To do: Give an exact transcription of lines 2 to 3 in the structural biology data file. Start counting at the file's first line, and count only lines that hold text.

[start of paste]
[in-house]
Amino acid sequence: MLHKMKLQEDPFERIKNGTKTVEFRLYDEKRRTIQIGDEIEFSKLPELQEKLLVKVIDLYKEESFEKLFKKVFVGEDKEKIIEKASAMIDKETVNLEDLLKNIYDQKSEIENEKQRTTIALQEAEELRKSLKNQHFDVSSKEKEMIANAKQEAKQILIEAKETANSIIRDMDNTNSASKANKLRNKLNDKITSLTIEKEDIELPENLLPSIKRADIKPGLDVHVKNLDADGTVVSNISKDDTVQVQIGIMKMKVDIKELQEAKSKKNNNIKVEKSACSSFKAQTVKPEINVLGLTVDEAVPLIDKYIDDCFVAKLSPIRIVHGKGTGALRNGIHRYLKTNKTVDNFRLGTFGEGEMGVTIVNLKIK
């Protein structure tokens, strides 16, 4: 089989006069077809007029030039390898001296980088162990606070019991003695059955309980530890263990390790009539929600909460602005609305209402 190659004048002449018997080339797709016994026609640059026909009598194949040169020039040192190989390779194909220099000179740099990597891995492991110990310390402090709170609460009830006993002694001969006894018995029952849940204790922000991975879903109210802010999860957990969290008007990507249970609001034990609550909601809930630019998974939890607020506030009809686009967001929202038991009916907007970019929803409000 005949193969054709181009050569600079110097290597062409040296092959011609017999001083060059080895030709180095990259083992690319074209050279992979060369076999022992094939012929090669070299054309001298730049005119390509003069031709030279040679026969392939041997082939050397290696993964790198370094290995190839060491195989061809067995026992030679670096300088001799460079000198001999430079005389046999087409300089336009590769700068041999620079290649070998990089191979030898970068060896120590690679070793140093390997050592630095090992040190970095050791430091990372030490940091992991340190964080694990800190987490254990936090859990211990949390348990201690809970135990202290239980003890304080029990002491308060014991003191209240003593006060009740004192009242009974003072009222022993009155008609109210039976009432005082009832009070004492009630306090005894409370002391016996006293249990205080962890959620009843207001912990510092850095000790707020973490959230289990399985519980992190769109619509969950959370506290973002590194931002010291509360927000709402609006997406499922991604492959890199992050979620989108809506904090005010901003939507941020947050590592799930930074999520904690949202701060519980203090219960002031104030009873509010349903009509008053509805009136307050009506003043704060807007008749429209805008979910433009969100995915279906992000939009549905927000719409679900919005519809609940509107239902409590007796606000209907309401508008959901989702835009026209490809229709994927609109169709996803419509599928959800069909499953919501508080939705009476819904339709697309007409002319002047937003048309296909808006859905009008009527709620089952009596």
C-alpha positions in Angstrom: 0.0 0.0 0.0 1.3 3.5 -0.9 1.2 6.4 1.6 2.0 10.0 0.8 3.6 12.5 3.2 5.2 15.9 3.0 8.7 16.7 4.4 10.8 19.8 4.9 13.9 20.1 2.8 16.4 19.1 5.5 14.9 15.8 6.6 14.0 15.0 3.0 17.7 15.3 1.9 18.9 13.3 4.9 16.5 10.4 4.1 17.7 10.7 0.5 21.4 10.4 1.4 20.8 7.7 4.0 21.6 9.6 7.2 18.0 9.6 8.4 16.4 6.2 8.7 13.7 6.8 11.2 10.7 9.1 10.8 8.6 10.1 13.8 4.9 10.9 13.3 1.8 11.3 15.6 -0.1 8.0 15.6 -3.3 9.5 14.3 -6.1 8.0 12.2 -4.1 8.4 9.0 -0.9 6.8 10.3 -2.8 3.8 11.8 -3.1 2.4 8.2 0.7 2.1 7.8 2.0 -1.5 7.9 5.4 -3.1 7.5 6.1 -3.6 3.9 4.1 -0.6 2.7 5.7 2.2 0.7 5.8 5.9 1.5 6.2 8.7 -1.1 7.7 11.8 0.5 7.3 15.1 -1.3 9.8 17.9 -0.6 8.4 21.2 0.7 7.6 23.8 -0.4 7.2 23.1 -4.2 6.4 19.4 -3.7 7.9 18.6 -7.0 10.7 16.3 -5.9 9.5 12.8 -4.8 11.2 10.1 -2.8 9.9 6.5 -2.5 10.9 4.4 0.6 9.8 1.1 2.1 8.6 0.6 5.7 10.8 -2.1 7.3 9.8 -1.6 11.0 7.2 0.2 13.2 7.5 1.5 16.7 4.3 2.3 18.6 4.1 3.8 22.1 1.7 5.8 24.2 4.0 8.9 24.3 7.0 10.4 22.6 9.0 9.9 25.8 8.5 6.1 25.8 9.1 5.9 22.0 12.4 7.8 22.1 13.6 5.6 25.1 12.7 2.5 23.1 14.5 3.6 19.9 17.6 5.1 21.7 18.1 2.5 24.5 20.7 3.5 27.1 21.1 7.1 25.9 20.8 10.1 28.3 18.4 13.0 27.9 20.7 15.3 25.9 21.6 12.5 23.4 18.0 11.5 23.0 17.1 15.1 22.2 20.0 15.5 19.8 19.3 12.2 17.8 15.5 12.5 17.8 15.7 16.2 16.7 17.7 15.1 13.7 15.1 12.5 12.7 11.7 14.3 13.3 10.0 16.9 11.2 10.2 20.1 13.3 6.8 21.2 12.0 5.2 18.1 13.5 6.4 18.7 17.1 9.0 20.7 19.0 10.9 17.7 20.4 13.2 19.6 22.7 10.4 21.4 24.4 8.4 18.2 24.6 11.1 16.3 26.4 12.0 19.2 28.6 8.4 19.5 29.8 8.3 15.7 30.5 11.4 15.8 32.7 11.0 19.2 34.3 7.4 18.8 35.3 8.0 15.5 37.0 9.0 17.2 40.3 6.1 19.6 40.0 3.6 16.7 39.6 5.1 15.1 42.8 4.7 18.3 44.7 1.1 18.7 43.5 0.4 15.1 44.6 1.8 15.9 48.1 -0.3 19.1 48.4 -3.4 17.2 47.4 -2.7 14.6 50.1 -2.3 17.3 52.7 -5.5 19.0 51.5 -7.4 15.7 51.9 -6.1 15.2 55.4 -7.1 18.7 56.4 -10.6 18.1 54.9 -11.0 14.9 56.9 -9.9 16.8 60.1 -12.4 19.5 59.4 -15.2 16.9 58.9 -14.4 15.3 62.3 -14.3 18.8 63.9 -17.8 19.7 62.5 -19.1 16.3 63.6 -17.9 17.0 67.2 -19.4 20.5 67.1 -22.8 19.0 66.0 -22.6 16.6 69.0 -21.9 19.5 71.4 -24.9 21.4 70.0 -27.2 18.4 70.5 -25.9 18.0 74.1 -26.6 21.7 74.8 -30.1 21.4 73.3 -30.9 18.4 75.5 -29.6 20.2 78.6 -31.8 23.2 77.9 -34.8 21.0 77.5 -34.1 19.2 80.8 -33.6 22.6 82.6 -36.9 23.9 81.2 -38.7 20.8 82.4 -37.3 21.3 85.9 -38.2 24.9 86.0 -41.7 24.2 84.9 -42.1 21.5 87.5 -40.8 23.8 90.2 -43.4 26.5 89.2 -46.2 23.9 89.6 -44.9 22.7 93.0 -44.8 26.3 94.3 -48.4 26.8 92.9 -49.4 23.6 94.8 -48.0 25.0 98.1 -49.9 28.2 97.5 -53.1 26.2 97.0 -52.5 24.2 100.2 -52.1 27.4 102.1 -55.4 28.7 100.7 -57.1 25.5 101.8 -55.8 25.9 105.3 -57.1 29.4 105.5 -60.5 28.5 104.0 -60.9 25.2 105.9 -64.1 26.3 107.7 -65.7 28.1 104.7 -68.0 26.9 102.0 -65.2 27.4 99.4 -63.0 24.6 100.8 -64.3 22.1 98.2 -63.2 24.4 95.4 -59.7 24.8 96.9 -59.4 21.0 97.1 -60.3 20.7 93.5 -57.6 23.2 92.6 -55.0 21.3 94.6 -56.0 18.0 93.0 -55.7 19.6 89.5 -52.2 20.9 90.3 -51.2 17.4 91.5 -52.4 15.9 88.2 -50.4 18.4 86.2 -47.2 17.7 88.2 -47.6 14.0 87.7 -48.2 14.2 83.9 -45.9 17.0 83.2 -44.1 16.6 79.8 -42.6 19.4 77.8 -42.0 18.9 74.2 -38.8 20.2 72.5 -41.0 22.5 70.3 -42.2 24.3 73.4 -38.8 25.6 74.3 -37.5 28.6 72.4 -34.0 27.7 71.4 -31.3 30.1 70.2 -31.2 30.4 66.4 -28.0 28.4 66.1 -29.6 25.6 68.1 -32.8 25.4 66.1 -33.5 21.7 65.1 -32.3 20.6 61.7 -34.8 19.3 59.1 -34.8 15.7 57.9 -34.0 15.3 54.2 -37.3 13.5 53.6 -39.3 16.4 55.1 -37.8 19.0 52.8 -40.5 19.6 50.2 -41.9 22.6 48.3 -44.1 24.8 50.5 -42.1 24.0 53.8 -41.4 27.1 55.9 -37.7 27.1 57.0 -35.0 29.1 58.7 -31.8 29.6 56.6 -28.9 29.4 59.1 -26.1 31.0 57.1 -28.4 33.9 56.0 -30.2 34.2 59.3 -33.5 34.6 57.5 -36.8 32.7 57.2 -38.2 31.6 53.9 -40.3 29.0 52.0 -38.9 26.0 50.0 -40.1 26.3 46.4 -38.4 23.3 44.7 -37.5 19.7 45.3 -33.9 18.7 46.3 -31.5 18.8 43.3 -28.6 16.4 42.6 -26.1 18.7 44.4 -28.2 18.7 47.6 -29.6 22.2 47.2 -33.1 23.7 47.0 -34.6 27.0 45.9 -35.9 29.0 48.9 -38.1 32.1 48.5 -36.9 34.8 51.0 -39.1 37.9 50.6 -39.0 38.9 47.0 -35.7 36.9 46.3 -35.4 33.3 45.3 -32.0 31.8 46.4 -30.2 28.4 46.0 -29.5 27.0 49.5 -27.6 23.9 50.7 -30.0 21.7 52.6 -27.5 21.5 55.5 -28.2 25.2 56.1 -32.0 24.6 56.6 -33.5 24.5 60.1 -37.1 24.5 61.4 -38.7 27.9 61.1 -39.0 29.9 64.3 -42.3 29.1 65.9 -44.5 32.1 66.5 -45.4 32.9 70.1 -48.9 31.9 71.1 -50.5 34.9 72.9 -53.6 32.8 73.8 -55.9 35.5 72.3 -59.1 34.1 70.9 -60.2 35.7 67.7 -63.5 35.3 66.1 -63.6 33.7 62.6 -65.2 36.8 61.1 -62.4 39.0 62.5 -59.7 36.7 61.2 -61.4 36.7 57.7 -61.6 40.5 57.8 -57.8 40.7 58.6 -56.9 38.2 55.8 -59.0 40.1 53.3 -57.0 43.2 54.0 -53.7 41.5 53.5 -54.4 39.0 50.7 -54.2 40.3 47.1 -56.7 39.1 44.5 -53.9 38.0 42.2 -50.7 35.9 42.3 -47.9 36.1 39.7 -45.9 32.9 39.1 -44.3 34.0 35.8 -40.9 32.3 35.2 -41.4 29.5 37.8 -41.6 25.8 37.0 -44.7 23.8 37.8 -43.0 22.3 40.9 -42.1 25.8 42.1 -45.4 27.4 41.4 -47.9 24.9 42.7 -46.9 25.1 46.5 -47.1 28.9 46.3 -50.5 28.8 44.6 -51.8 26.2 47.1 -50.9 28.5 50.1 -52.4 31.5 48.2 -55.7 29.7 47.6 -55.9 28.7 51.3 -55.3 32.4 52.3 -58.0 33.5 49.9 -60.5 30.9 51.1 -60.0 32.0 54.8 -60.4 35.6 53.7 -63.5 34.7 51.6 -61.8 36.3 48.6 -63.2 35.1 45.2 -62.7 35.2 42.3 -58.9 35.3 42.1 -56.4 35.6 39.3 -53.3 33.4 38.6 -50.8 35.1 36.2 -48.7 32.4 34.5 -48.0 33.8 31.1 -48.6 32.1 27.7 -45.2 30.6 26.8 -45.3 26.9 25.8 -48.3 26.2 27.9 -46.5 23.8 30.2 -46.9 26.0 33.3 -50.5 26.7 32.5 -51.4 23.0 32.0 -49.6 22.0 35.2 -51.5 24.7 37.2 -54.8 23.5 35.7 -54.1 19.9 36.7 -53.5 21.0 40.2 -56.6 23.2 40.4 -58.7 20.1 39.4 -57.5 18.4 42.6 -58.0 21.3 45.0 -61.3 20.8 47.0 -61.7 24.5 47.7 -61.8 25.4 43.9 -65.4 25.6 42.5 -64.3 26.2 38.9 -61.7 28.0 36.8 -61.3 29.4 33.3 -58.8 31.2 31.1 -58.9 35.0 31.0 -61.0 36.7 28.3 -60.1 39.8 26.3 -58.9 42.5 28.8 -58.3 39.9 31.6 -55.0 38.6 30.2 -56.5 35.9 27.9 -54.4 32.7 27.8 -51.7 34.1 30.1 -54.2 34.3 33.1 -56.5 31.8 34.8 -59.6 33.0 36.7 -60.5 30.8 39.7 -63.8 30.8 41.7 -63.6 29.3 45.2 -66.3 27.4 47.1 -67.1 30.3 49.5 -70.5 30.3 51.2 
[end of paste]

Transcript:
Amino acid sequence: MLHKMKLQEDPFERIKNGTKTVEFRLYDEKRRTIQIGDEIEFSKLPELQEKLLVKVIDLYKEESFEKLFKKVFVGEDKEKIIEKASAMIDKETVNLEDLLKNIYDQKSEIENEKQRTTIALQEAEELRKSLKNQHFDVSSKEKEMIANAKQEAKQILIEAKETANSIIRDMDNTNSASKANKLRNKLNDKITSLTIEKEDIELPENLLPSIKRADIKPGLDVHVKNLDADGTVVSNISKDDTVQVQIGIMKMKVDIKELQEAKSKKNNNIKVEKSACSSFKAQTVKPEINVLGLTVDEAVPLIDKYIDDCFVAKLSPIRIVHGKGTGALRNGIHRYLKTNKTVDNFRLGTFGEGEMGVTIVNLKIK
């Protein structure tokens, strides 16, 4: 089989006069077809007029030039390898001296980088162990606070019991003695059955309980530890263990390790009539929600909460602005609305209402 190659004048002449018997080339797709016994026609640059026909009598194949040169020039040192190989390779194909220099000179740099990597891995492991110990310390402090709170609460009830006993002694001969006894018995029952849940204790922000991975879903109210802010999860957990969290008007990507249970609001034990609550909601809930630019998974939890607020506030009809686009967001929202038991009916907007970019929803409000 005949193969054709181009050569600079110097290597062409040296092959011609017999001083060059080895030709180095990259083992690319074209050279992979060369076999022992094939012929090669070299054309001298730049005119390509003069031709030279040679026969392939041997082939050397290696993964790198370094290995190839060491195989061809067995026992030679670096300088001799460079000198001999430079005389046999087409300089336009590769700068041999620079290649070998990089191979030898970068060896120590690679070793140093390997050592630095090992040190970095050791430091990372030490940091992991340190964080694990800190987490254990936090859990211990949390348990201690809970135990202290239980003890304080029990002491308060014991003191209240003593006060009740004192009242009974003072009222022993009155008609109210039976009432005082009832009070004492009630306090005894409370002391016996006293249990205080962890959620009843207001912990510092850095000790707020973490959230289990399985519980992190769109619509969950959370506290973002590194931002010291509360927000709402609006997406499922991604492959890199992050979620989108809506904090005010901003939507941020947050590592799930930074999520904690949202701060519980203090219960002031104030009873509010349903009509008053509805009136307050009506003043704060807007008749429209805008979910433009969100995915279906992000939009549905927000719409679900919005519809609940509107239902409590007796606000209907309401508008959901989702835009026209490809229709994927609109169709996803419509599928959800069909499953919501508080939705009476819904339709697309007409002319002047937003048309296909808006859905009008009527709620089952009596």